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Tim Thomas confirms he won’t play for Bruins

On and off the ice, Tim Thomas has proven to be defiant, tenacious, and unwilling to change his mind. They are the qualities that made him arguably the greatest goalie in franchise history.

AP/File

On and off the ice, Tim Thomas has proven to be defiant, tenacious, and unwilling to change his mind. They are the qualities that made him arguably the greatest goalie in franchise history.

On Sunday, via his preferred method of communication, Tim Thomas confirmed his plan not to play during the 2012-13 season.

Thomas posted a statement on his Facebook page, the same medium he chose when explaining his decision not to attend the Bruins’ White House ceremony on Jan. 23.

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“From the earliest age I can remember, I’ve wanted to be a hockey player,’’ Thomas posted. “I’ve been blessed in my life to not only be able to live that dream, but to achieve more than I ever thought possible. The singleminded focus that is necessary to accomplish a dream of this magnitude entails (by necessity) sacrifice in other areas and relationships in life. At the age of 38, I believe it is time to put my time and energies into those areas and relationships that I have neglected. That is why at this time I feel the most important thing I can do in my life is to reconnect with the three F’s. Friends, Family, and Faith.

“This is what I plan on doing over the course of the next year.’’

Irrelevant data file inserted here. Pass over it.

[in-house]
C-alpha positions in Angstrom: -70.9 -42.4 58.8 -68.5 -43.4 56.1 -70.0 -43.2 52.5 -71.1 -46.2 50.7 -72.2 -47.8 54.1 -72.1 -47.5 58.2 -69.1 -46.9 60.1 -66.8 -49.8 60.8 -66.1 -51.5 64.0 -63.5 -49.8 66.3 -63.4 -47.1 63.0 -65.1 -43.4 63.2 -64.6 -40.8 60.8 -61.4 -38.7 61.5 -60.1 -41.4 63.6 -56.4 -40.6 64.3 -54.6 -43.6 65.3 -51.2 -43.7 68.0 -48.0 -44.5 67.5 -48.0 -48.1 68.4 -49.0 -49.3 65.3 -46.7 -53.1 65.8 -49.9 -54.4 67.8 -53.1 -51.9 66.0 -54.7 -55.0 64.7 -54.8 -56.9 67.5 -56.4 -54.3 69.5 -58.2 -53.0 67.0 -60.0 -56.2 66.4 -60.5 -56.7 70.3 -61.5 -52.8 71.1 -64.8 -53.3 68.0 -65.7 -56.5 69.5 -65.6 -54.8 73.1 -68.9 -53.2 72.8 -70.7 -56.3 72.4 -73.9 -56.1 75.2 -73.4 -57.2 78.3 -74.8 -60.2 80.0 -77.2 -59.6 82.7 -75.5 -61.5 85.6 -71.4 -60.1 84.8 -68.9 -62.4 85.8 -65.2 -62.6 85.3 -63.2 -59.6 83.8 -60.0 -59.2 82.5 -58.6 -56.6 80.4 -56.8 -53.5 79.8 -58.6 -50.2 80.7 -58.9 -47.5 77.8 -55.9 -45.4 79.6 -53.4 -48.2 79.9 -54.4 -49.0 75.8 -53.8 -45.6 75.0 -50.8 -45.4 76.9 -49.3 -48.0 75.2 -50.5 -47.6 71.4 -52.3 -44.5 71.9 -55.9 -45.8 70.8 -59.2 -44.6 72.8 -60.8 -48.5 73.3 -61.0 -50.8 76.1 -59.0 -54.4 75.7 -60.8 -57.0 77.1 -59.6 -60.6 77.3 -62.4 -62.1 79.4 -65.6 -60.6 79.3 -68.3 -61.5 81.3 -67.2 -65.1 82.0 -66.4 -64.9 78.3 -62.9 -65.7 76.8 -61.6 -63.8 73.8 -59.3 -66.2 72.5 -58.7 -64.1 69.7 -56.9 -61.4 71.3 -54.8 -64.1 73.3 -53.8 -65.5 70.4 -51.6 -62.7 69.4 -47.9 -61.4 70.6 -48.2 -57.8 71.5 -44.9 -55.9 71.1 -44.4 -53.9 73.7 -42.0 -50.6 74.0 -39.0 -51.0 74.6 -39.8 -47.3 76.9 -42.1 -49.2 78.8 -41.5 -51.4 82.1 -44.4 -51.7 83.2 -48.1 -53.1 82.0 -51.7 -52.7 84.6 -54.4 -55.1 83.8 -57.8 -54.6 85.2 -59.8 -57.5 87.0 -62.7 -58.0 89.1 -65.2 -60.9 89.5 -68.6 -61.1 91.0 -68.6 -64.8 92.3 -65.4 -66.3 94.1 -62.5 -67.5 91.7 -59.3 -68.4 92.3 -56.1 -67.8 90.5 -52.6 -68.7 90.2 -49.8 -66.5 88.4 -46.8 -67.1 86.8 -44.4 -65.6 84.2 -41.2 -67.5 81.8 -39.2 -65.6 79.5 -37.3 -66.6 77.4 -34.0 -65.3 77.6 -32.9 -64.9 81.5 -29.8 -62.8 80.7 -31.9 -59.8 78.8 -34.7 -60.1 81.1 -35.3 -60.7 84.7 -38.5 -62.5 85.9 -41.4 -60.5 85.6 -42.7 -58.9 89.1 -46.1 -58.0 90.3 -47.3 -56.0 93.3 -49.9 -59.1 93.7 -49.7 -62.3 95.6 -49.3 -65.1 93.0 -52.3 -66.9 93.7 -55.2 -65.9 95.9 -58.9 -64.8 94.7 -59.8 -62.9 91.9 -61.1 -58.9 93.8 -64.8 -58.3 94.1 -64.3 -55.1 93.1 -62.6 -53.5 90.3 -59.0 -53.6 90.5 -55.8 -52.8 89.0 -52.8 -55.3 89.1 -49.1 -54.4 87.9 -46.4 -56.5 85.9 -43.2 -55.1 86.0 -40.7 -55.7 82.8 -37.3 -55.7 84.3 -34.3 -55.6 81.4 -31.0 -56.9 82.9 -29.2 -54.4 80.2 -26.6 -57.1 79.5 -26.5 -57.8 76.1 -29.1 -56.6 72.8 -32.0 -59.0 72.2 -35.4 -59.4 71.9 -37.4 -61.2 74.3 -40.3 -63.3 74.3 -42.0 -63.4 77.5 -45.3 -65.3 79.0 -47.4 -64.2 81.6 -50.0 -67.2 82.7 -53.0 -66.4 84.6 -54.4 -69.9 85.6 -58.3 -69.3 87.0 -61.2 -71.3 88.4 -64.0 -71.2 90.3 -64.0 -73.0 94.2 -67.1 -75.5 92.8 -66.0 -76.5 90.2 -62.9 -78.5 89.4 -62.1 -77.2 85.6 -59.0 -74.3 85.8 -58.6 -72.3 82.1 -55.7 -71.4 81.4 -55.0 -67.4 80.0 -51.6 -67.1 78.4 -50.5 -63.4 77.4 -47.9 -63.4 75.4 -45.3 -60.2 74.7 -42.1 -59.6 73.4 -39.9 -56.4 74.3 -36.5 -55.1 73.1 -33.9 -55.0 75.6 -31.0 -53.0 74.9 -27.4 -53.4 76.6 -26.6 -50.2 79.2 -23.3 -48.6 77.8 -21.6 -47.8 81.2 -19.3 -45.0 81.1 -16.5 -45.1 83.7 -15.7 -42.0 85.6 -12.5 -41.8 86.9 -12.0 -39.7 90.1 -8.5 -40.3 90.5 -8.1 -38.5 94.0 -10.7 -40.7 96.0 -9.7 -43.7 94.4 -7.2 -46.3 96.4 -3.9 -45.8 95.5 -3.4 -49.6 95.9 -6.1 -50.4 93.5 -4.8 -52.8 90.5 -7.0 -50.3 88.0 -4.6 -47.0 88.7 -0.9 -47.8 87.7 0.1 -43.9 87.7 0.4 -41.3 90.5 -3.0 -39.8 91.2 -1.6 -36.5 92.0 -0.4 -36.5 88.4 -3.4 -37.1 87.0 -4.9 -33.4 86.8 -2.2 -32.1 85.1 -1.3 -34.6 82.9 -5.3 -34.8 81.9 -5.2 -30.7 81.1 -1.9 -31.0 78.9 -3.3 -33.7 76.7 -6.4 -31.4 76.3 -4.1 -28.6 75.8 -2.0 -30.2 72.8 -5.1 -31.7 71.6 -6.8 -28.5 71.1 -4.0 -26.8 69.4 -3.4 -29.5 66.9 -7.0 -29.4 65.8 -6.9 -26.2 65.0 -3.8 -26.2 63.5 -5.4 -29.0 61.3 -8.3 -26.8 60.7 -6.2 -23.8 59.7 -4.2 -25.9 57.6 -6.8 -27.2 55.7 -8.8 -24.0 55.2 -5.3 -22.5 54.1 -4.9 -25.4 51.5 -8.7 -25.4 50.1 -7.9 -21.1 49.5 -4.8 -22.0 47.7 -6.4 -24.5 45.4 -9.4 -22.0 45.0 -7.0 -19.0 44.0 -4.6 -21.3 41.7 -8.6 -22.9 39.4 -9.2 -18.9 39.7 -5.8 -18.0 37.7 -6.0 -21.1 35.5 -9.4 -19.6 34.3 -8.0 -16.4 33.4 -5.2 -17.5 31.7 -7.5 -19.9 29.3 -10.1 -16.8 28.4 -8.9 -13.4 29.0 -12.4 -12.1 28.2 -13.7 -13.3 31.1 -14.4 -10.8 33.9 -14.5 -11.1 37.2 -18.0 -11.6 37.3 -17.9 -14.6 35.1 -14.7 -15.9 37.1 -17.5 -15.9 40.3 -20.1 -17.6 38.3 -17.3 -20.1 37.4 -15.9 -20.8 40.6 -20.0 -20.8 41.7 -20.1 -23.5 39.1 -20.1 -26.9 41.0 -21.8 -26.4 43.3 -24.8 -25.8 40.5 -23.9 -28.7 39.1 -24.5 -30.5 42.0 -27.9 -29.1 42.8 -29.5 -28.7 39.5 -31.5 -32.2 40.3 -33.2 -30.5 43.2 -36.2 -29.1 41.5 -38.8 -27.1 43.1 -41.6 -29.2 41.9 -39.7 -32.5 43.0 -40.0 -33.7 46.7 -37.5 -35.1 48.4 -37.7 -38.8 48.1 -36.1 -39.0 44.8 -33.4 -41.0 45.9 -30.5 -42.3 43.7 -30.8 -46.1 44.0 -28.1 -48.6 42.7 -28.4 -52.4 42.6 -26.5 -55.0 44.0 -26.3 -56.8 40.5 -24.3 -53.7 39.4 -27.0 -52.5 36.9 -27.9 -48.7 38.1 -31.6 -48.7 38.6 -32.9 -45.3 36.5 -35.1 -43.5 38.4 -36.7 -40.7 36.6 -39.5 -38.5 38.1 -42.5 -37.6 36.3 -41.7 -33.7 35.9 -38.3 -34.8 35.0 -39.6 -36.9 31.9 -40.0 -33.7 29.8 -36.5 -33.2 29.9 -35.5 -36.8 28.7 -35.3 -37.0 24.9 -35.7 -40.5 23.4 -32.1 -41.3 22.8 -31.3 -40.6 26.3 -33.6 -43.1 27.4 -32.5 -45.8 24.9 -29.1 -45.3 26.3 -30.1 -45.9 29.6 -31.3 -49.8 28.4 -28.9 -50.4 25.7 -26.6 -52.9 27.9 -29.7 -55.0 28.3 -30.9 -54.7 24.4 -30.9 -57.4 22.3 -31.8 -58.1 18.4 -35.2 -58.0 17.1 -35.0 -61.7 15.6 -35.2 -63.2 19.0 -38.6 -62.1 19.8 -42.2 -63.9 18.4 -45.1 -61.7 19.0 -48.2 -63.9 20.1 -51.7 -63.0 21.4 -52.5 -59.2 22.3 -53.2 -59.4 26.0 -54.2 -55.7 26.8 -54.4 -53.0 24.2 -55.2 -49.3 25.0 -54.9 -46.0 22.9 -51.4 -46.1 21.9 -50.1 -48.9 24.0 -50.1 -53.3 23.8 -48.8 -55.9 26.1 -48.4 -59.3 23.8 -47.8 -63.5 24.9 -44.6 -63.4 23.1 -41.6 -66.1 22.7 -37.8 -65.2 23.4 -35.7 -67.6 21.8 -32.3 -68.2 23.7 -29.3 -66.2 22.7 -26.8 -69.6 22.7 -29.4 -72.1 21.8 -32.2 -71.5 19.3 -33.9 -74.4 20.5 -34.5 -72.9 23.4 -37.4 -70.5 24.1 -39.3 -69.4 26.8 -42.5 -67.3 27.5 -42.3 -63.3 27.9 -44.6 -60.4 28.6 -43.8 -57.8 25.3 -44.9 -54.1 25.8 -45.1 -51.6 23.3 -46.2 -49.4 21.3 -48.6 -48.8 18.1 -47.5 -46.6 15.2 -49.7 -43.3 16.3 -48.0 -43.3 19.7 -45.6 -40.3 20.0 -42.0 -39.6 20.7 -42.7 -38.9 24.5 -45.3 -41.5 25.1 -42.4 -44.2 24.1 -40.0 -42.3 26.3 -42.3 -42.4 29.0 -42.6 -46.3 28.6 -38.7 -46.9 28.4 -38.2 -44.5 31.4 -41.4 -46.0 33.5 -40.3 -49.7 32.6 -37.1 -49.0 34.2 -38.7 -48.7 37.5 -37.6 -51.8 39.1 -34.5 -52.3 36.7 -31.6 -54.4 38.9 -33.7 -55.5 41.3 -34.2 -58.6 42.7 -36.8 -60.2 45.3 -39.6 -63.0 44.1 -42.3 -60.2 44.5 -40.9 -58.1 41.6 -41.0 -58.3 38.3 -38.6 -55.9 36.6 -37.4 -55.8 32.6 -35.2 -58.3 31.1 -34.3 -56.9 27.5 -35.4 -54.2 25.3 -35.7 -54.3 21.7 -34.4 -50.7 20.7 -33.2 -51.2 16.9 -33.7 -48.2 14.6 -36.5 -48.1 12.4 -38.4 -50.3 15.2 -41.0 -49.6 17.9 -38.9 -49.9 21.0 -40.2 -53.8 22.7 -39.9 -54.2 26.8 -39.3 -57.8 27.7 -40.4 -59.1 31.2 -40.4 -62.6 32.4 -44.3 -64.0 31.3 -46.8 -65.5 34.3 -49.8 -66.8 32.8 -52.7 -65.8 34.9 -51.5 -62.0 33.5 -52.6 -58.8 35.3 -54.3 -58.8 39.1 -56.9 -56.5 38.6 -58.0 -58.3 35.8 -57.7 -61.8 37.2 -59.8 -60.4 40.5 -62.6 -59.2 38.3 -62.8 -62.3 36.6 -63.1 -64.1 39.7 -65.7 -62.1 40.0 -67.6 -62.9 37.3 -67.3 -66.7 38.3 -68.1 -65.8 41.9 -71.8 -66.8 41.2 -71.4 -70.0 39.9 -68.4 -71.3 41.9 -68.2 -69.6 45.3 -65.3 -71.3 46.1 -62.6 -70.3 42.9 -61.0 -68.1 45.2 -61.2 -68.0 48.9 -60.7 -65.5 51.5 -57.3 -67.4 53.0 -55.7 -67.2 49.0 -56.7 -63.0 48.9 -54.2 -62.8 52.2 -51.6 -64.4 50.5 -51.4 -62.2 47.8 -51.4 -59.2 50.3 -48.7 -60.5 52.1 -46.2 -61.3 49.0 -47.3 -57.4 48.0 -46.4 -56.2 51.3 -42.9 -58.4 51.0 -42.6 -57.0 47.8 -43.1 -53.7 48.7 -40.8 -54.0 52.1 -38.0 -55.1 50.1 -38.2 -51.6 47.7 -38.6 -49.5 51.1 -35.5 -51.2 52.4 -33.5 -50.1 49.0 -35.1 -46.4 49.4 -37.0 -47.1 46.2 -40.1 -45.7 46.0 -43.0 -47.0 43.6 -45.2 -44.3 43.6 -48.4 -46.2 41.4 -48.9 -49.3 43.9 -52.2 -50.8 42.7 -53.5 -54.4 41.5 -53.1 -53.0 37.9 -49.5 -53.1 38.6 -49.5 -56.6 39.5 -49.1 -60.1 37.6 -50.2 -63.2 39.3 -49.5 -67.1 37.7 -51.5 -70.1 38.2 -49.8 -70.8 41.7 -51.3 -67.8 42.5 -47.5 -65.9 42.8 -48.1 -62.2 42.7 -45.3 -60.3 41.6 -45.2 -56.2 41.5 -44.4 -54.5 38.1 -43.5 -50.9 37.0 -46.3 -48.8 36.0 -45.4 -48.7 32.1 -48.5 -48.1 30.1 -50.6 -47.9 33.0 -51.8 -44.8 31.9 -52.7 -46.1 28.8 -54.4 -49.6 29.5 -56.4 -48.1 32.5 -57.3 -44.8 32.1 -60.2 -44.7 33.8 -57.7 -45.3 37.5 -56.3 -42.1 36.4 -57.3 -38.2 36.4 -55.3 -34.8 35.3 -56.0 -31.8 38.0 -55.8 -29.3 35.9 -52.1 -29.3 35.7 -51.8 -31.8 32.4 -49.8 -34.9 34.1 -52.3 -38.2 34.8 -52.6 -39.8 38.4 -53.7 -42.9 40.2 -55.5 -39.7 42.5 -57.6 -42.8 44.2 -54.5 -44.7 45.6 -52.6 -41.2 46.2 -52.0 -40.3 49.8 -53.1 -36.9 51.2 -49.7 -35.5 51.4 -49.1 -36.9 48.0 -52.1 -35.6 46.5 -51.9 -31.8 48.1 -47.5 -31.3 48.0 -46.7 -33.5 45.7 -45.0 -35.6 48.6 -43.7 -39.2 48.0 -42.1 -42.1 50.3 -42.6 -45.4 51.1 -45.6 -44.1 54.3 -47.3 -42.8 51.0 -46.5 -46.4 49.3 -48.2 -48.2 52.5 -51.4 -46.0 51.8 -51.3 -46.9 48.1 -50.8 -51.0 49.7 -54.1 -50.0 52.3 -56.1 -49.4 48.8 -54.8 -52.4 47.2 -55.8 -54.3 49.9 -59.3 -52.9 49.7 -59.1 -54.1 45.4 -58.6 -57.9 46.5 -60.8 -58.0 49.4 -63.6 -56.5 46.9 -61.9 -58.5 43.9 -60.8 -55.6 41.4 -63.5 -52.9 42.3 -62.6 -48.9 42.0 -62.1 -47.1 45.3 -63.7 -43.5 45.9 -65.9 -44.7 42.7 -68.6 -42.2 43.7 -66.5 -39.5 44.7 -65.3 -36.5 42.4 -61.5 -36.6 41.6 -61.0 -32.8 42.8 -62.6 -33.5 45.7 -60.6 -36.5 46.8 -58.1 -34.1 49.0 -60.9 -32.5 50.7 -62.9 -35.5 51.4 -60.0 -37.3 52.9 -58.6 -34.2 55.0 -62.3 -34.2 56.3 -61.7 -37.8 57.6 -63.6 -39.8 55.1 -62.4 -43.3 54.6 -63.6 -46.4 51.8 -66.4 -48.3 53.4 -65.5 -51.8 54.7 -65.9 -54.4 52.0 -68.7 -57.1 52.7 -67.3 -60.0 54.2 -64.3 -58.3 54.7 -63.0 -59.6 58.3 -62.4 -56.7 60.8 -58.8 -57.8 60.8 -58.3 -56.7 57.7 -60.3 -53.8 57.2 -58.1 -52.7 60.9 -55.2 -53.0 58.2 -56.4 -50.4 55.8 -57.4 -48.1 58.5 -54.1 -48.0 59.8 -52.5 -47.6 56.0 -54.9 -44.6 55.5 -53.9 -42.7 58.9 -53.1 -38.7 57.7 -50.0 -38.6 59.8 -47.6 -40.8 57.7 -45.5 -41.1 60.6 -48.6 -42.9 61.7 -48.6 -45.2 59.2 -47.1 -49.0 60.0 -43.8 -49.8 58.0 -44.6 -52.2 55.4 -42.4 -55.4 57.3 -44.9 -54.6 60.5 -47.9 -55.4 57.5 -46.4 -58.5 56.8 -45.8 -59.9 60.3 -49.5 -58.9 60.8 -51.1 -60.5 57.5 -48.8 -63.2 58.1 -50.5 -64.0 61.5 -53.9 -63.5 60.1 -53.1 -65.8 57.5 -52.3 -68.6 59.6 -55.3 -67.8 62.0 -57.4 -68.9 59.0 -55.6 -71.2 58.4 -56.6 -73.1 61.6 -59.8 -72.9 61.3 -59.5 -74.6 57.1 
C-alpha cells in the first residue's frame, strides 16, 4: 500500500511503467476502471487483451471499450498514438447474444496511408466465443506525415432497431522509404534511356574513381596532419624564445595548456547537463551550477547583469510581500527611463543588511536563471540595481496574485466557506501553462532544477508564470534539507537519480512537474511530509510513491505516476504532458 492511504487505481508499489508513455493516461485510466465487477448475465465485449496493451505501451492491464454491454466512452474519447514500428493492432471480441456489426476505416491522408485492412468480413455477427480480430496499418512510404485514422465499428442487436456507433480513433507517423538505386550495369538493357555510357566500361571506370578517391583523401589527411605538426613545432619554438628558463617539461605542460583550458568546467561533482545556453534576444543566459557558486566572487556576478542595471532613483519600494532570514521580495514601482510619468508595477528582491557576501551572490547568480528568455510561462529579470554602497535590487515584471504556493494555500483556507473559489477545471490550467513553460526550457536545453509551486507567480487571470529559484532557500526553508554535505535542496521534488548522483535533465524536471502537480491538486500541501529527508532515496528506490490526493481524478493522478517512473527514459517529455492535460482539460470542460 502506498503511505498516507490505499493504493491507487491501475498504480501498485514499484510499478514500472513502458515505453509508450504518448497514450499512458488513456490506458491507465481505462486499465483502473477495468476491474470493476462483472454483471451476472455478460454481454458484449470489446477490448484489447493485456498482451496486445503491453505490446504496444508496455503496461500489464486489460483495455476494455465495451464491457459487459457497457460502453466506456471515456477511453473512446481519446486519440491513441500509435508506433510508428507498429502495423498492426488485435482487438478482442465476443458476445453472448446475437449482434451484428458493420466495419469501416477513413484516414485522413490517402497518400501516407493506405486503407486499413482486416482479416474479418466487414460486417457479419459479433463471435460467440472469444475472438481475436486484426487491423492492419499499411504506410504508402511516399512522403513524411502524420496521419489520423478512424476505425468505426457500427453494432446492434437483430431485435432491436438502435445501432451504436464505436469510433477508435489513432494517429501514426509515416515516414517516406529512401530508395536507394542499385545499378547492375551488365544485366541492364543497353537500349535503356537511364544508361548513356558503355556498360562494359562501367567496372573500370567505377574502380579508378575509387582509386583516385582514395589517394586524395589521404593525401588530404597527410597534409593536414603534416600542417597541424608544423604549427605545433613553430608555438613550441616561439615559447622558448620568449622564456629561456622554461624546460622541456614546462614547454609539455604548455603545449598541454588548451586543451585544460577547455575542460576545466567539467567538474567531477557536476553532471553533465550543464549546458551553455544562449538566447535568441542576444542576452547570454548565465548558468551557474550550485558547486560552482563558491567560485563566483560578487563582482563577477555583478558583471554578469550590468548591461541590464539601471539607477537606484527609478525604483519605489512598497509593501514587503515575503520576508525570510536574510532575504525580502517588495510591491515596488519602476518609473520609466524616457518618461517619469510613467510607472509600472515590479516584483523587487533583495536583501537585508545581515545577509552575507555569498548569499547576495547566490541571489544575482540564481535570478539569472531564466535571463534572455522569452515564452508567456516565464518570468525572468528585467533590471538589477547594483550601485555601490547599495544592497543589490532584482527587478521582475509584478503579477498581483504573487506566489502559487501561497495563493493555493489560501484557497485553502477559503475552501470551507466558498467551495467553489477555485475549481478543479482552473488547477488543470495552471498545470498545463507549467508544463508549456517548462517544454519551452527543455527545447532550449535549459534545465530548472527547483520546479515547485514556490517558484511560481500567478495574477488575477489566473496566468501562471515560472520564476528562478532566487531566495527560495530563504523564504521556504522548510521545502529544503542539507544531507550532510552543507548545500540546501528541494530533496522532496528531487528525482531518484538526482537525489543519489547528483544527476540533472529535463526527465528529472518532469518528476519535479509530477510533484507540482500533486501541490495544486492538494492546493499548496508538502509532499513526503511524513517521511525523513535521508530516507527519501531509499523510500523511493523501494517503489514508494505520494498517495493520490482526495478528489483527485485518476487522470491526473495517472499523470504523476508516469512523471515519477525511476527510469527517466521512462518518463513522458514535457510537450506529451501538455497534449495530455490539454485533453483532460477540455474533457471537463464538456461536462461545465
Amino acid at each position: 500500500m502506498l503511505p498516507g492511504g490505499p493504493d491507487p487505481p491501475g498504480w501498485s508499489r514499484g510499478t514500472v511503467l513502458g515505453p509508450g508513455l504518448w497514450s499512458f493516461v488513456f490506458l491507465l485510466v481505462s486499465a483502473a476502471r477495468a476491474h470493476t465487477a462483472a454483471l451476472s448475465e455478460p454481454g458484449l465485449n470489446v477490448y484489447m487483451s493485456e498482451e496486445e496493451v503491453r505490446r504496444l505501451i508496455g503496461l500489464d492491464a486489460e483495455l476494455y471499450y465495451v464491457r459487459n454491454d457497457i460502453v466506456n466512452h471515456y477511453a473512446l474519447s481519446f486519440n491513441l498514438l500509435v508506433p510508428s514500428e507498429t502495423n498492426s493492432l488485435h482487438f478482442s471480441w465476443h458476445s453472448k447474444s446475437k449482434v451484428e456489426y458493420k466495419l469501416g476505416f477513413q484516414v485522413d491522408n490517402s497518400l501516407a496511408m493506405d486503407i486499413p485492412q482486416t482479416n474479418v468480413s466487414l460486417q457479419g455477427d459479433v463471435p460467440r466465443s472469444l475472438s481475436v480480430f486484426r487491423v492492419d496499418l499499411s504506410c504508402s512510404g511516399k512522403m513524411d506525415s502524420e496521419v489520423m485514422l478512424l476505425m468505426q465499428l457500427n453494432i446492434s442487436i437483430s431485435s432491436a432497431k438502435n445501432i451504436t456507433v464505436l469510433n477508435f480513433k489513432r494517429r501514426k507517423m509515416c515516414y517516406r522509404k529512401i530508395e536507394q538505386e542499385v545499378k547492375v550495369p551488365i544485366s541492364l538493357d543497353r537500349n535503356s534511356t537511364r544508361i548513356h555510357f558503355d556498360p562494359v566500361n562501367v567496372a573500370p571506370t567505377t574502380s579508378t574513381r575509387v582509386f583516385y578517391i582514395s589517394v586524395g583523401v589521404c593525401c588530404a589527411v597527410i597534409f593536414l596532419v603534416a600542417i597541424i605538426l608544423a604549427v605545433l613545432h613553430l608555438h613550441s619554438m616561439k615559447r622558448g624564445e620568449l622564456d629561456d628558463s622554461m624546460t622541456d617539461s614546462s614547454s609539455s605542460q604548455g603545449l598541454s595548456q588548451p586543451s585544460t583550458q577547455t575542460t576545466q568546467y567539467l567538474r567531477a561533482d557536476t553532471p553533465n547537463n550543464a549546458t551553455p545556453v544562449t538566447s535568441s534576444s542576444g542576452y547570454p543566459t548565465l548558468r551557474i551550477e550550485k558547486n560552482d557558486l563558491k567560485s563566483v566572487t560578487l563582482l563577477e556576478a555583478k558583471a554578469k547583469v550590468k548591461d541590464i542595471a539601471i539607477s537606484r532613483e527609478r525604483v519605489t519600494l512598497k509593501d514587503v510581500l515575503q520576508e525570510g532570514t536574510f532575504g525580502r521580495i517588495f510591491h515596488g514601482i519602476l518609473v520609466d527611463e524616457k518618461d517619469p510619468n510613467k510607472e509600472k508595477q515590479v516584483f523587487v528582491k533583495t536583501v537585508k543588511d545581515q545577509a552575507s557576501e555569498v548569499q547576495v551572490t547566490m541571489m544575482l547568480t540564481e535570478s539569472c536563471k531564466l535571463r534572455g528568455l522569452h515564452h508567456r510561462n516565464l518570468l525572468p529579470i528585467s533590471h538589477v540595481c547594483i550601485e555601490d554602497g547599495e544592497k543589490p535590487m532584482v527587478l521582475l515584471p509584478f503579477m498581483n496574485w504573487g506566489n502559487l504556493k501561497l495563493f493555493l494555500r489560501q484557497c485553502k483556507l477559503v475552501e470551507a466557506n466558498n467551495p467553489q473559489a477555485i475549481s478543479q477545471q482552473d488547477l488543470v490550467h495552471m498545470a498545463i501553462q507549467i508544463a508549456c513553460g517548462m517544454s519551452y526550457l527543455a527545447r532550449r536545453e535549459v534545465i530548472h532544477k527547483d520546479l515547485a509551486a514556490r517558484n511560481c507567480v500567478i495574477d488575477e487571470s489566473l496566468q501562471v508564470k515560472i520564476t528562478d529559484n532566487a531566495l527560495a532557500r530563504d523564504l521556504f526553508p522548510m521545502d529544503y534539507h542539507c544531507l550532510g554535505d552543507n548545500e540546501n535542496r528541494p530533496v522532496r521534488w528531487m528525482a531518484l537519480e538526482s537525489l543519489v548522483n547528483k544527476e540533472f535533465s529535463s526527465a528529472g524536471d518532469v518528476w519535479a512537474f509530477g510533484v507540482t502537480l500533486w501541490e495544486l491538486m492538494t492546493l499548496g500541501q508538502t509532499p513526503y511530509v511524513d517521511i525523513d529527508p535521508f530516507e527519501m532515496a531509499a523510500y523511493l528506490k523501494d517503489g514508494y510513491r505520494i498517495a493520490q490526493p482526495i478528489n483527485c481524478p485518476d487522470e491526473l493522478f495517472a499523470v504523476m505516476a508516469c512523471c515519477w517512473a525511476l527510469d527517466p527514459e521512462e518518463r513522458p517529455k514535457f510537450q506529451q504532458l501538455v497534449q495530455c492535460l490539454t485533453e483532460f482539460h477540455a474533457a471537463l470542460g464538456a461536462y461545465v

With that, Thomas closed the door on his Bruins career. On and off the ice, Thomas has proven to be defiant, tenacious, and unwilling to change his mind. They are the qualities that made him arguably the greatest goalie in franchise history.

The question that remains, however, is whether Thomas’s declared intention and its driving reasons are legitimate.

During a conference call Friday, general manager Peter Chiarelli said he believed Thomas’s explanation. Thomas, via agent Bill Zito, cited fatigue and a desire to spend more time with his family as the primary factors. Zito did not return a message for comment Sunday.

“I don’t think there’s anything mischievous from his point,’’ Chiarelli said.

In their internal discussions, the Bruins bosses remain unconvinced, according to a source familiar with the situation. Two variables are in play: that Thomas chose not to retire, and that he hopes to play in the 2014 Olympics.

Bruins fans would not have questioned Thomas had he announced his retirement. Thomas has a championship ring. He won the Conn Smythe Trophy in 2011. Thomas is a two-time Vezina Trophy winner. He could make a case for Hockey Hall of Fame inclusion. From a team and individual standpoint, Thomas has accomplished goals worthy of any NHLer.

Had Thomas retired, the Bruins would have been responsible for his $5 million annual cap hit. Thomas has one season remaining on his four-year, $20 million contract. In 2012-13, Thomas is due $3 million in salary.